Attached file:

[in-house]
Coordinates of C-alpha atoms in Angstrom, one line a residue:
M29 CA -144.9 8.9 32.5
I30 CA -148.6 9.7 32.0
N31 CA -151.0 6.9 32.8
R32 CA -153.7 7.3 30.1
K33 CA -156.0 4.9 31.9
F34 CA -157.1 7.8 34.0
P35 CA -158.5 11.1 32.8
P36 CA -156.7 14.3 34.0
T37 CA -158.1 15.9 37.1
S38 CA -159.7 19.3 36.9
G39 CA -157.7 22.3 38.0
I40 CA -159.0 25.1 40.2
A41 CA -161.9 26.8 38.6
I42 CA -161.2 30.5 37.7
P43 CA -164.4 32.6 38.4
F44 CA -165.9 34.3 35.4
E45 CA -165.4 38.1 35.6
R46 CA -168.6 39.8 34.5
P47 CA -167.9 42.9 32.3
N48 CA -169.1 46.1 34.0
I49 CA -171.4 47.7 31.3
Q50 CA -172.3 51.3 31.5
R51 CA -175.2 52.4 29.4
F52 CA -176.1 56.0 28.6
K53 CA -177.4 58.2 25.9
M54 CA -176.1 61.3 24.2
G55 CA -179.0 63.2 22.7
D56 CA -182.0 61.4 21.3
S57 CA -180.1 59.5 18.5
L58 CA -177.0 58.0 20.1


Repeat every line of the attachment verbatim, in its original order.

[in-house]
Coordinates of C-alpha atoms in Angstrom, one line a residue:
M29 CA -144.9 8.9 32.5
I30 CA -148.6 9.7 32.0
N31 CA -151.0 6.9 32.8
R32 CA -153.7 7.3 30.1
K33 CA -156.0 4.9 31.9
F34 CA -157.1 7.8 34.0
P35 CA -158.5 11.1 32.8
P36 CA -156.7 14.3 34.0
T37 CA -158.1 15.9 37.1
S38 CA -159.7 19.3 36.9
G39 CA -157.7 22.3 38.0
I40 CA -159.0 25.1 40.2
A41 CA -161.9 26.8 38.6
I42 CA -161.2 30.5 37.7
P43 CA -164.4 32.6 38.4
F44 CA -165.9 34.3 35.4
E45 CA -165.4 38.1 35.6
R46 CA -168.6 39.8 34.5
P47 CA -167.9 42.9 32.3
N48 CA -169.1 46.1 34.0
I49 CA -171.4 47.7 31.3
Q50 CA -172.3 51.3 31.5
R51 CA -175.2 52.4 29.4
F52 CA -176.1 56.0 28.6
K53 CA -177.4 58.2 25.9
M54 CA -176.1 61.3 24.2
G55 CA -179.0 63.2 22.7
D56 CA -182.0 61.4 21.3
S57 CA -180.1 59.5 18.5
L58 CA -177.0 58.0 20.1